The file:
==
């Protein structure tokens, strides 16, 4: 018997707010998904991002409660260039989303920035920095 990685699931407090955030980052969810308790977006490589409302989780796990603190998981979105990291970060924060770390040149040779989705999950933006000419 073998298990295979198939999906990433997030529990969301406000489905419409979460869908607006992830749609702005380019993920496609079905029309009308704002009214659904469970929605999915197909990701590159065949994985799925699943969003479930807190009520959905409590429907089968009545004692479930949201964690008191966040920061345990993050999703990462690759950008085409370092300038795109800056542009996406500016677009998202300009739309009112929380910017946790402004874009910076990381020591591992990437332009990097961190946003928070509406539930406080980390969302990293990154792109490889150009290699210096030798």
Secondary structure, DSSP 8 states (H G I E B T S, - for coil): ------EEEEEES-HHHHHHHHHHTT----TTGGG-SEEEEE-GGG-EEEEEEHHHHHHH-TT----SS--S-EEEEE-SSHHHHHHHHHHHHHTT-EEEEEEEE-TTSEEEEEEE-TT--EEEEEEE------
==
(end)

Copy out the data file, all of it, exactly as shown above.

């Protein structure tokens, strides 16, 4: 018997707010998904991002409660260039989303920035920095 990685699931407090955030980052969810308790977006490589409302989780796990603190998981979105990291970060924060770390040149040779989705999950933006000419 073998298990295979198939999906990433997030529990969301406000489905419409979460869908607006992830749609702005380019993920496609079905029309009308704002009214659904469970929605999915197909990701590159065949994985799925699943969003479930807190009520959905409590429907089968009545004692479930949201964690008191966040920061345990993050999703990462690759950008085409370092300038795109800056542009996406500016677009998202300009739309009112929380910017946790402004874009910076990381020591591992990437332009990097961190946003928070509406539930406080980390969302990293990154792109490889150009290699210096030798």
Secondary structure, DSSP 8 states (H G I E B T S, - for coil): ------EEEEEES-HHHHHHHHHHTT----TTGGG-SEEEEE-GGG-EEEEEEHHHHHHH-TT----SS--S-EEEEE-SSHHHHHHHHHHHHHTT-EEEEEEEE-TTSEEEEEEE-TT--EEEEEEE------